The following data set was used: proteins from a Huh7 cell lysate were used as a model system; reduced, alkylated and digested with trypsin. Peptide separation was performed on a 3100 OFFGEL fractionator as described elsewhere [4]. A total of 24 fractions were collected and analysed on a nanoLC Ultimate 3000 (Dionex, UK) coupled on-line to a Qstar pulsar i mass spectrometer (Applied Biosystems, UK). Data were searched utilising MASCOT Version 2.1.04 (Matrix Science, London, UK) within the human taxonomy of the SwissProt R50 database. Identified peptide sequences were extracted together with mass, ion score and estimated pI (calculated with [9] here; where references and documentation is available).

A peptide detected in *n* distinct fractions is defined as *n*-spanned, one detected in a single fraction as unique. A box plot of peptide pI distributions per fraction (Figure 1a) shows that average pI values fit reasonably well with expected pH ranges [4, 6, 7, 17]. Expected pH ranges for each fraction were obtained from the manufacturer and overlaid with experimental pI (dotted lines). A histogram that displays the percentage of unique peptides per fraction (Figure 1b) helps evaluate the fractionation quality, and is in agreement with reported data [4, 6]. A plot of the general distributions of these spans assists with further evaluation of IEF performance (Figure 1c). Every peptide, either unique or *n*-spanned, is given an arbitrary number as an identifier based on the width of its span. Peptides identified in each fraction (x-axis) are then sorted by their identifier and categorised by their *n*-span (unique, 2-span, 3-span, etc.; y-axis). The plot visualises the overall fractionation pattern of this IEF experiment and how different *n*-spanned categories contribute to overall peptide identifications in each fraction. In accordance with previous findings [3], the lowest separation performance was observed in the middle pH range (F6-F15) with Figure 1c showing contributions from unique up to 12 spanned peptides. Basic peptides (F19-F24) were found to have a slightly narrower span, whilst the highest focussing performance was observed in the acidic pH range (F1-F5) with most peptides not spanning more than 2 fractions. Of all peptide identifications, 72.1% were unique. The widest span corresponded to a 12-spanned peptide (sequence VADIGLAAWGR) consisting of a 10-span across the neutral pH range and a 2-span in the final basic fractions, which originated from the abundant protein S-adenosylhomocysteine hydrolase.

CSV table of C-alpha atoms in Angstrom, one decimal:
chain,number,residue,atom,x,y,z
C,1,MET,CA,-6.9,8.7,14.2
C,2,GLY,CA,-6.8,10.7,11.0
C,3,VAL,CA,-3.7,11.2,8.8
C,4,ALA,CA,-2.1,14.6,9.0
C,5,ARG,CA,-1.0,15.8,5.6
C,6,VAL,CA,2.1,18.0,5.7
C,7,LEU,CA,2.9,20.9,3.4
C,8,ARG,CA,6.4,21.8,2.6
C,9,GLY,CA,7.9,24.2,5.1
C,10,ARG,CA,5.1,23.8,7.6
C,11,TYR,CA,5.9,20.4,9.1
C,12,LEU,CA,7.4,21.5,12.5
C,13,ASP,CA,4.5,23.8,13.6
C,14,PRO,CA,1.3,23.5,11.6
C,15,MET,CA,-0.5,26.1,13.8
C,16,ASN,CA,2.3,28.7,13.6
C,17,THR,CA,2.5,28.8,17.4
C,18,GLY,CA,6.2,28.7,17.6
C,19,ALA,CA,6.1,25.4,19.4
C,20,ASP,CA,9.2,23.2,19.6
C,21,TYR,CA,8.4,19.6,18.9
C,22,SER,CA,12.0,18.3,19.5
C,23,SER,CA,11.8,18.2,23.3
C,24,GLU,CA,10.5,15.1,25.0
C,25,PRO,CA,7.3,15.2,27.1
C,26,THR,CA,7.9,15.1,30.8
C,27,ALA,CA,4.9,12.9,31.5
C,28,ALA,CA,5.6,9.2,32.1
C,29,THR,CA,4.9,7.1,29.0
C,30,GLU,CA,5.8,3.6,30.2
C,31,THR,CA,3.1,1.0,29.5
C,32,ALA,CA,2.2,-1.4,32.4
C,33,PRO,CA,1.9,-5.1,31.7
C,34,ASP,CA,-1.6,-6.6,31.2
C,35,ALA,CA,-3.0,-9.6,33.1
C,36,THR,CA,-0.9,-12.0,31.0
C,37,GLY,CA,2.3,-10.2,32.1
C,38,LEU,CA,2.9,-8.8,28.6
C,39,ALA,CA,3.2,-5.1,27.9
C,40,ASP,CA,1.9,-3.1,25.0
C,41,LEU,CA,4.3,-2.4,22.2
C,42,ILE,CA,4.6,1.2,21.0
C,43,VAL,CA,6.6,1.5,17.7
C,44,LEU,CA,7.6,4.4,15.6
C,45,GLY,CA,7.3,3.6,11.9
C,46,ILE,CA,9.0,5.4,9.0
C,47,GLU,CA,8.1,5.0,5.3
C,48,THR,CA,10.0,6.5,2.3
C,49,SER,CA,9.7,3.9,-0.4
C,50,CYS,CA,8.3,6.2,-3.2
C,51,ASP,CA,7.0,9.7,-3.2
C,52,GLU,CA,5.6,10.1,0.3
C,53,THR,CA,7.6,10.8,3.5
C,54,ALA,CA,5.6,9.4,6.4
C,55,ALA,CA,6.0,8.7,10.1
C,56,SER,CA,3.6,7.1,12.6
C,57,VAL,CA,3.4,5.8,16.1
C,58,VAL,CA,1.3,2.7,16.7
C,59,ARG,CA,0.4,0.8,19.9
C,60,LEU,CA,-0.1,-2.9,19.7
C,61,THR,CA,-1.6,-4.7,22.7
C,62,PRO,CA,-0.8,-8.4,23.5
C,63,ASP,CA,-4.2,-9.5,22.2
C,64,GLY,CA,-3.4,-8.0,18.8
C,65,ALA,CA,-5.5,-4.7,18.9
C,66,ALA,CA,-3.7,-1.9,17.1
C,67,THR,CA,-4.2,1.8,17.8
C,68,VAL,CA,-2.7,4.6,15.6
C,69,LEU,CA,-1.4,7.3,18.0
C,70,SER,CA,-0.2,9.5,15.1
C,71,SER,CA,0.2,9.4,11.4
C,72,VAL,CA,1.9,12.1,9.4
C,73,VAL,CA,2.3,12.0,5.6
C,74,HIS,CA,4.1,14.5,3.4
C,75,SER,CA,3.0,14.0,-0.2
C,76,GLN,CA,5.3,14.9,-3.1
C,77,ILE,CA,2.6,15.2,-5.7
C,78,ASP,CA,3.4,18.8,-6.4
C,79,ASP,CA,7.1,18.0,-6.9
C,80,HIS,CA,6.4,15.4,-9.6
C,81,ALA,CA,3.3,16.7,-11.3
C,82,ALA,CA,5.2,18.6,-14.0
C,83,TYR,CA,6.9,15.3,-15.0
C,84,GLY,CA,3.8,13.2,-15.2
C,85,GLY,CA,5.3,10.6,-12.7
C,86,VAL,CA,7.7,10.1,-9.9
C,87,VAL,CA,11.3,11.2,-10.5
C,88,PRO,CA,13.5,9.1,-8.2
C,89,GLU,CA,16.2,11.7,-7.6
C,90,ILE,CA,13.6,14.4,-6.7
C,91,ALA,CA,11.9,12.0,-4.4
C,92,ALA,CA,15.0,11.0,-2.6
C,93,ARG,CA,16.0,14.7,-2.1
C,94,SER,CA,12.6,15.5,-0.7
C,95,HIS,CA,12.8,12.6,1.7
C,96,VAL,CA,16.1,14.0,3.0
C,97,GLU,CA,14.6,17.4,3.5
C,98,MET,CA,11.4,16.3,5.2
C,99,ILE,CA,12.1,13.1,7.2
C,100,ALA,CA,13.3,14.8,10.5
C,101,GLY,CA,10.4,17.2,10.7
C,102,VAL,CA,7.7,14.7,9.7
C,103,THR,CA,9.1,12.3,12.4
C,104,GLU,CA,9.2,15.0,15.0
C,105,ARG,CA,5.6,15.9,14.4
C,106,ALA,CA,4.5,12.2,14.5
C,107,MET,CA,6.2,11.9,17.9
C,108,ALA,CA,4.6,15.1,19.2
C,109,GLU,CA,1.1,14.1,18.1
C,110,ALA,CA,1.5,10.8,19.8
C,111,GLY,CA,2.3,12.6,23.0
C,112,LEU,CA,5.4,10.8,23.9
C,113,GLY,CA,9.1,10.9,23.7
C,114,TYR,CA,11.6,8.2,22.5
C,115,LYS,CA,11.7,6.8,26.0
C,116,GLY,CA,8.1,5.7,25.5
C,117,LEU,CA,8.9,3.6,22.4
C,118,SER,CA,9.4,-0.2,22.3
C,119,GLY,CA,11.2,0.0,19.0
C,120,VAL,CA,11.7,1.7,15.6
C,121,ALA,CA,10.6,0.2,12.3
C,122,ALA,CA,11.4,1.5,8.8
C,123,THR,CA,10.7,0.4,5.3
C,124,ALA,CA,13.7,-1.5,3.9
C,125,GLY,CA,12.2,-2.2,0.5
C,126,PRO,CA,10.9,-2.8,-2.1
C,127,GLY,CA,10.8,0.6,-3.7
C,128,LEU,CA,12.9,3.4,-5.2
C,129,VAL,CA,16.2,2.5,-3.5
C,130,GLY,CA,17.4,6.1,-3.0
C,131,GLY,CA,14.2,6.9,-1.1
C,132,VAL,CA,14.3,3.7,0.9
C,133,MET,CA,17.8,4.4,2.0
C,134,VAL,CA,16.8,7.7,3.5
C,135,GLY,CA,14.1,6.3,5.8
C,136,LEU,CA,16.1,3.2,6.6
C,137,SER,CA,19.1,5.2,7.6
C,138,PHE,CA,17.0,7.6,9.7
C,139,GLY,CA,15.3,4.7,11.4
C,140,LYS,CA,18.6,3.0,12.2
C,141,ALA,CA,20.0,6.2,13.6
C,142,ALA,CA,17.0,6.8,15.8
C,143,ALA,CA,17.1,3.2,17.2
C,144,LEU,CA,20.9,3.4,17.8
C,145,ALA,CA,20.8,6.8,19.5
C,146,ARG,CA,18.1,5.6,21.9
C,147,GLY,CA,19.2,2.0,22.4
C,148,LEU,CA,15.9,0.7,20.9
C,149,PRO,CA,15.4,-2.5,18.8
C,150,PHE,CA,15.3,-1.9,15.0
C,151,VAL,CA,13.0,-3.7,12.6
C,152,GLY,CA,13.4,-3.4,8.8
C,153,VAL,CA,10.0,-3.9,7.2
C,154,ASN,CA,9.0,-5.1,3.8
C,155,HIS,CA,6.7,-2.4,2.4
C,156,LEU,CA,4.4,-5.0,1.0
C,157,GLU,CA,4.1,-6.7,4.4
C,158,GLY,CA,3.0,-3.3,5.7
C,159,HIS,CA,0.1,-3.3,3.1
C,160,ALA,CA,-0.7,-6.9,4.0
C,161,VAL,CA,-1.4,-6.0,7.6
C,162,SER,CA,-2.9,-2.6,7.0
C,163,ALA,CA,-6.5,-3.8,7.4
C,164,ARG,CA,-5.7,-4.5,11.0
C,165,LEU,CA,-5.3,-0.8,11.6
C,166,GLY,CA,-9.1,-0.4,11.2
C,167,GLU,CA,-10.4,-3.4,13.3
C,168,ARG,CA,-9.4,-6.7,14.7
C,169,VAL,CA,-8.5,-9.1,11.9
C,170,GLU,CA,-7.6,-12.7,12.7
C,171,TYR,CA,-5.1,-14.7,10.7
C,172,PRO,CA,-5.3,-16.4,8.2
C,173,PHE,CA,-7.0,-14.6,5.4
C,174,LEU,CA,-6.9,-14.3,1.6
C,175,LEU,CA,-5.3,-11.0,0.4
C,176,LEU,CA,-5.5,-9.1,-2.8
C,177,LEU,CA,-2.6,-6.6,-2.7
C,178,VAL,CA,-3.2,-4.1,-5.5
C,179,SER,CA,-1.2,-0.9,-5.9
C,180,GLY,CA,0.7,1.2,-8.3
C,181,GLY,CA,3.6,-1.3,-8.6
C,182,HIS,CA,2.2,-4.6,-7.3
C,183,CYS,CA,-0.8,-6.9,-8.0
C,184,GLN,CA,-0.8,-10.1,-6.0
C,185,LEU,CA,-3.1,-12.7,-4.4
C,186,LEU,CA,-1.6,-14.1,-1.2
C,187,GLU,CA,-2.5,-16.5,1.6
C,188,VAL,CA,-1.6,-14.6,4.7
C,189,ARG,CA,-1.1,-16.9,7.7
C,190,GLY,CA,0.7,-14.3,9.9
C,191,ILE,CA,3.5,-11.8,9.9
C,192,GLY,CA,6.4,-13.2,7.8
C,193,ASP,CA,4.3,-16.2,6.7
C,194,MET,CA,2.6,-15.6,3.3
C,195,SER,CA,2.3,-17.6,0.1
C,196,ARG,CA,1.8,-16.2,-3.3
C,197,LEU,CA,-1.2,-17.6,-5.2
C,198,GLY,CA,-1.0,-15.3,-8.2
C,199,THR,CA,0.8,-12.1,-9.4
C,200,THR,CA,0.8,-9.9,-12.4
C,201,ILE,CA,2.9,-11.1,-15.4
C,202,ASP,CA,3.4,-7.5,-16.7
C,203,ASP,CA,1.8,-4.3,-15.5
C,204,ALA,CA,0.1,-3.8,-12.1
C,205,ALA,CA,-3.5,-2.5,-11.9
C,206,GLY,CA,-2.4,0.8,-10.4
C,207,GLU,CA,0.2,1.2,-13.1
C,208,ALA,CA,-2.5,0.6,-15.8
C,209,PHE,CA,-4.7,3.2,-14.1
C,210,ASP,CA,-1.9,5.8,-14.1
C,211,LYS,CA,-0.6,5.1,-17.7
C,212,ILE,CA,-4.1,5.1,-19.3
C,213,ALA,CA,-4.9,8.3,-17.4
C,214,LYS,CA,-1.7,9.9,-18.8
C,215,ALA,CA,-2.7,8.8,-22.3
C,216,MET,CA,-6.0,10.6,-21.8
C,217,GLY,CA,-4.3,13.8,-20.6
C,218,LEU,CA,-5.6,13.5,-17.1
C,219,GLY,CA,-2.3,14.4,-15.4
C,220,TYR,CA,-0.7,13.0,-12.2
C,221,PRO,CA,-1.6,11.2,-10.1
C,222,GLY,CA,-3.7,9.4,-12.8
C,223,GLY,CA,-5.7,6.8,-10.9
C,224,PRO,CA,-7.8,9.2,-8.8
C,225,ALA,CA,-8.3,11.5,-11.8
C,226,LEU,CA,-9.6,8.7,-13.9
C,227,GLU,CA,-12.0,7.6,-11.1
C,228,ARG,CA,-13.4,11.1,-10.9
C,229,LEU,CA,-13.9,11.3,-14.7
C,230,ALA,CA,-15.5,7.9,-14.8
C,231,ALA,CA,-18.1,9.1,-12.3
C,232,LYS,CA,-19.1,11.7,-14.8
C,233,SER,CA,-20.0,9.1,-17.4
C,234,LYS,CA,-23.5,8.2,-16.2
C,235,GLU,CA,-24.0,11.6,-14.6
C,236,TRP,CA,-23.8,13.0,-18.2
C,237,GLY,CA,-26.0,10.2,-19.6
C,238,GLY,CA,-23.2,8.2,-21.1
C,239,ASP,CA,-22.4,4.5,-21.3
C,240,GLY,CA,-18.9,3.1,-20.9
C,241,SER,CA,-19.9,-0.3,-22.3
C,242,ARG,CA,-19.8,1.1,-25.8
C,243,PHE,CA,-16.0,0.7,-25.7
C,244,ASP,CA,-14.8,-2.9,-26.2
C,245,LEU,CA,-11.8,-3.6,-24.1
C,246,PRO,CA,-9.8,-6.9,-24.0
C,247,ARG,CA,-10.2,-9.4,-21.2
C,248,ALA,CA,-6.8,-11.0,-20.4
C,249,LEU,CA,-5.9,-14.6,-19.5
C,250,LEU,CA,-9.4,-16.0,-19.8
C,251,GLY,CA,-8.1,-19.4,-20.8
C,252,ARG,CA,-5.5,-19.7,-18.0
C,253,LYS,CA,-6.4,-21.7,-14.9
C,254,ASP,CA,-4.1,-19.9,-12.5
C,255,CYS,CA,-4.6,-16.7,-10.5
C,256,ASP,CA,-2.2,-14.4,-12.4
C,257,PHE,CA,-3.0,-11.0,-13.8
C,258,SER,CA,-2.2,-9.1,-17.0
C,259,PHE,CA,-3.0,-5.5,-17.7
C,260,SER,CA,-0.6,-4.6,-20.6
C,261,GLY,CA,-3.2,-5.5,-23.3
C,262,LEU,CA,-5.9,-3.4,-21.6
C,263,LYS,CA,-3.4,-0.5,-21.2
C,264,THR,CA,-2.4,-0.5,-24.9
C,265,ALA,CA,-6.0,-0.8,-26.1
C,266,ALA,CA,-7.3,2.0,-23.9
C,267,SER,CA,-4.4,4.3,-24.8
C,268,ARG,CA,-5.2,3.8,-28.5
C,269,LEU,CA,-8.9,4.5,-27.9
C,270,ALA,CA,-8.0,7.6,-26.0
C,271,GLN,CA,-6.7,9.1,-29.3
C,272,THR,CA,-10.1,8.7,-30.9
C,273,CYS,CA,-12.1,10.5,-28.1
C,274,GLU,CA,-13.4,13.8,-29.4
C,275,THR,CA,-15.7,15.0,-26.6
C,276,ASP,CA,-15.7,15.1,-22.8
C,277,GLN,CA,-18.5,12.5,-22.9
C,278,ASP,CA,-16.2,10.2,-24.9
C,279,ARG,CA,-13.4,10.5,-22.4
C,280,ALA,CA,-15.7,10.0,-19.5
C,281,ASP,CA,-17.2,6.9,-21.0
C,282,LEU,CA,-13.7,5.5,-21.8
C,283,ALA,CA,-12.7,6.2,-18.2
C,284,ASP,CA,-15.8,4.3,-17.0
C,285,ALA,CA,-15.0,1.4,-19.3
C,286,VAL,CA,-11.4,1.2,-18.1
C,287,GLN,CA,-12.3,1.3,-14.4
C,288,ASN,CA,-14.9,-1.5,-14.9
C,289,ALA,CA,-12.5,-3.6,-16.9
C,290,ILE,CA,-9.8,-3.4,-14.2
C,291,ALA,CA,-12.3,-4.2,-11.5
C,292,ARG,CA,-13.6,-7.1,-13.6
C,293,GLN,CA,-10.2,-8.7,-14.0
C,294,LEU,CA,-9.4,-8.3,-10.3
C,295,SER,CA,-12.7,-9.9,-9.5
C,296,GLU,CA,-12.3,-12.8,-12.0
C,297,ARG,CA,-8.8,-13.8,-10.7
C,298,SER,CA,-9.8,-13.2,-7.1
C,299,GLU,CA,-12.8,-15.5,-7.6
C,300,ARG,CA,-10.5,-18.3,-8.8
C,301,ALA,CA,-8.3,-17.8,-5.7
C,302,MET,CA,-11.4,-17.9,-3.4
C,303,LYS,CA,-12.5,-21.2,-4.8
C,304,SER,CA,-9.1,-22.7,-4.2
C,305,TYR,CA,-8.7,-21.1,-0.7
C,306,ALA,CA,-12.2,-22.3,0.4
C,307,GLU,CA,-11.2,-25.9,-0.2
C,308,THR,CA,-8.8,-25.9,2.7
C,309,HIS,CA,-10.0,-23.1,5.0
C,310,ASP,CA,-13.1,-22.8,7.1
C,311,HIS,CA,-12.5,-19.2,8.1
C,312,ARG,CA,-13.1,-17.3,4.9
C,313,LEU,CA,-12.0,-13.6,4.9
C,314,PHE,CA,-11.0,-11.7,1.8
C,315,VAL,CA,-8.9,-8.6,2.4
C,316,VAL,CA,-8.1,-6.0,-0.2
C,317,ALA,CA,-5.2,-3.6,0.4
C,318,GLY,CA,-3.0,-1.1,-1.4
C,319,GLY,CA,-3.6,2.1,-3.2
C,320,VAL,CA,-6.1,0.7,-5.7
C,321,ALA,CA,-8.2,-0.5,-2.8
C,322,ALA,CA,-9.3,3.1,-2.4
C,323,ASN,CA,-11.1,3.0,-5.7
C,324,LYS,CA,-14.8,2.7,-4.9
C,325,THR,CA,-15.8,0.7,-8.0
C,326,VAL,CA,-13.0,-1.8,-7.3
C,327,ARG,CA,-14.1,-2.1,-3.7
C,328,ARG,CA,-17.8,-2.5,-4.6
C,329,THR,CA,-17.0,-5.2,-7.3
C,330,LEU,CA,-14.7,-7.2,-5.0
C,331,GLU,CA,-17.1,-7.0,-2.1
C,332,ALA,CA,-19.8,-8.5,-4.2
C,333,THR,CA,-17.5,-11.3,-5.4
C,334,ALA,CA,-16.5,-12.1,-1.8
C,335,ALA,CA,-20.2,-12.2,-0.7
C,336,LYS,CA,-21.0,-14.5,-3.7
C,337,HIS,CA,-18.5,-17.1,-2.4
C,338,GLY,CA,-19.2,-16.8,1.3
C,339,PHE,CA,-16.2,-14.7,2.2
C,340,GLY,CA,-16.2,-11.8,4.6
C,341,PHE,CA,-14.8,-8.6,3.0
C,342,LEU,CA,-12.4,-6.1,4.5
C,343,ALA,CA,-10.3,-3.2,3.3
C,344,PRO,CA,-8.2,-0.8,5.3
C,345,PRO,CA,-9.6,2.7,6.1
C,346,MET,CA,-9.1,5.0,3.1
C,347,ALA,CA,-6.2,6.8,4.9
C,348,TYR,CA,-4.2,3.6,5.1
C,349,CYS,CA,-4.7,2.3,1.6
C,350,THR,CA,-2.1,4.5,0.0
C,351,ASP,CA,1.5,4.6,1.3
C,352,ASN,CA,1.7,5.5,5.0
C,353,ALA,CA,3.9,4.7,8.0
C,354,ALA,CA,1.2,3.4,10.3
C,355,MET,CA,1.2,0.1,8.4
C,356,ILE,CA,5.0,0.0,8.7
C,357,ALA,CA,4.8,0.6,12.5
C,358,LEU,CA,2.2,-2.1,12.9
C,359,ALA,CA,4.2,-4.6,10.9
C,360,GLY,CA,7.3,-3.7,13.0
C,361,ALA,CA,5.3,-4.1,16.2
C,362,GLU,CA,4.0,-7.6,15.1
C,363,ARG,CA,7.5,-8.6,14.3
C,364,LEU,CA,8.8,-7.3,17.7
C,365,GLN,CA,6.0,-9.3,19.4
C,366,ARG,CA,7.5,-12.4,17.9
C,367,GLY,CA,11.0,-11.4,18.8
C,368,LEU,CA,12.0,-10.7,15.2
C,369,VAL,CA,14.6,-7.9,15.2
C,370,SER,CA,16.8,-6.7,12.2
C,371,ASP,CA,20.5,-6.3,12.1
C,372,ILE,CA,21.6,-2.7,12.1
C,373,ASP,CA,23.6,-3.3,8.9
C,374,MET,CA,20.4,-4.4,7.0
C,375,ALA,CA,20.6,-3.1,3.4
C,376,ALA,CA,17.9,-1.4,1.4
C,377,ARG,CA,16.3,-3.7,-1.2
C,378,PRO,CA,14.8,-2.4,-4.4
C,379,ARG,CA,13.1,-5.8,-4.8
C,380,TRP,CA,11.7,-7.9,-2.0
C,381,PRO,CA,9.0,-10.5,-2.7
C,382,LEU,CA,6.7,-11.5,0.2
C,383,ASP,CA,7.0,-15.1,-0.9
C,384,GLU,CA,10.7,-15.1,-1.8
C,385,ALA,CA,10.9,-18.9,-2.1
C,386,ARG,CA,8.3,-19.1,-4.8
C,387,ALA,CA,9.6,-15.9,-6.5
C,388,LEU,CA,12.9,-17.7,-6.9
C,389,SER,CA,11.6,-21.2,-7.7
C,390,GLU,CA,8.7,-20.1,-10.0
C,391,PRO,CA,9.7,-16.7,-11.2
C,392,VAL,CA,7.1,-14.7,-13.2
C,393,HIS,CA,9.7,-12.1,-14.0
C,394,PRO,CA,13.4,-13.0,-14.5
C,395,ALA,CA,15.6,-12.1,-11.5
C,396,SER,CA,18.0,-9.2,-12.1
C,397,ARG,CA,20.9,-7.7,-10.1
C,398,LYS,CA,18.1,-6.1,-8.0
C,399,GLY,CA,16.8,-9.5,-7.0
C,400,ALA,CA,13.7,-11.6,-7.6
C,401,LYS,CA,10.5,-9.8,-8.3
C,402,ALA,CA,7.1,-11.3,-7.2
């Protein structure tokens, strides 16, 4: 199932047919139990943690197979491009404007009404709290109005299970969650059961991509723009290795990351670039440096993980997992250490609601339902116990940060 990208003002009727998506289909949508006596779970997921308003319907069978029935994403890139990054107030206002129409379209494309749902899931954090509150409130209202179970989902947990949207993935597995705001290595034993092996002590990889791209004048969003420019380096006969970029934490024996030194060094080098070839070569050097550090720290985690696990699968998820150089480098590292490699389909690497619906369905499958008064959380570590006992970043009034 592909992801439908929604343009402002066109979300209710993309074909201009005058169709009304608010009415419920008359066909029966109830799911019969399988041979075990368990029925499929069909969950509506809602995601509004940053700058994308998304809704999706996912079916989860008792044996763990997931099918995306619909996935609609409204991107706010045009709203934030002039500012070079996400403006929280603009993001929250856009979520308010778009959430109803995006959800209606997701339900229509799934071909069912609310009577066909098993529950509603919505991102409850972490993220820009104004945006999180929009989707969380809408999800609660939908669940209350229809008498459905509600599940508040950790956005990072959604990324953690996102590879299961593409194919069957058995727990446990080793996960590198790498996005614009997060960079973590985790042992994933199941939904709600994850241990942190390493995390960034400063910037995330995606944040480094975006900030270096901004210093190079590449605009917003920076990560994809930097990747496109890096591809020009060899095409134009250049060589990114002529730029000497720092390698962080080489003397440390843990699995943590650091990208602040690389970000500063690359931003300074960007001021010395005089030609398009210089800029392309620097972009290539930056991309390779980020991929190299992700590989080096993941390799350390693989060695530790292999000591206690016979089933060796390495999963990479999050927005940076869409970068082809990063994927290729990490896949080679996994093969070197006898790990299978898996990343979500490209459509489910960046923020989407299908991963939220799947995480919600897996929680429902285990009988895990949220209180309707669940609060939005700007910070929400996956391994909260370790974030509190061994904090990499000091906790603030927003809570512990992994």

A total of 27.9% of all peptide identifications were found to be non-unique (Figure 1c), with peptide spans ranging from 2 to 12, which can be identified across adjacent fractions or contain gaps. In order to visualise the extent of this spread across all adjacent fractions only (89.4% of all the spreads in our data set), a Venn-like summary diagram was designed (Figure 1d). The areas of the circles are proportional to the number of peptides identified in a fraction and the areas of their intersection to the number of peptides in common (numbers are displayed were circles intersect). This pairwise comparison reinforces that in the acidic pH region, where circles intersect less, the peptide focussing performance is superior. For example, F3 and F4 had 37 peptides in common out of 322 and 265, respectively. In contrast, F10 and F11 in the neutral pH range had 146 peptides in common out of 298 and 290.

Another data display format was developed to help elucidate the nature of the spread between adjacent fractions (Figure 1e). Within each fraction, peptides are first sorted according to their estimated pI, then plotted as short horizontal segments whose length is proportional to their pI and assembled to columns which progressively become wider from top to bottom and left to right. Peptides shared across adjacent fractions are connected by a line. If fractions F1 and F2 were identical, their bar length would be equal and the lines in between all horizontal. Because of the progressive increase of the theoretical pI ranges from left to right, lines should ideally join peptides in common from the higher pI range at the bottom of one fraction to the lower pI range at the top of the next fraction, inducing only positive slopes. This pattern -where observed- is expected for a continuous separation method where discrete fractions were collected, which arbitrarily section individual peptide separation profiles. However, slopes of connecting lines may be negative and a general trend may not be discernable, when either the overlap is too large or discrepancies exist between estimated and experimental pIs.

Many peptides especially with neutral pI values have flat charge versus pH titration curves around their pI and hence are less likely to fractionate well in isoelectric focussing [18]. This tool calculates and extracts for each peptide a parameter that describes the length of the pH range where the net charge of the peptide is below a threshold value (*i.e*. ± 0.01). The connecting lines between the columns in Figure 1e, reflecting the peptide spanning between OF-FGEL fractions, are graded on a grey scale corresponding to the length of pH range where the net charge falls within the selected threshold margins (the darker the line, the wider the pH range). Figure 1e shows that this parameter, an intrinsic peptide property, is a major contributor to the poor experimental fractionation performance around the neutral pH range resulting in insufficient focussing. This facilitates a meaningful assessment of the fit between the theoretically expected and the experimentally observed peptide distributions across the OFFGEL fractions.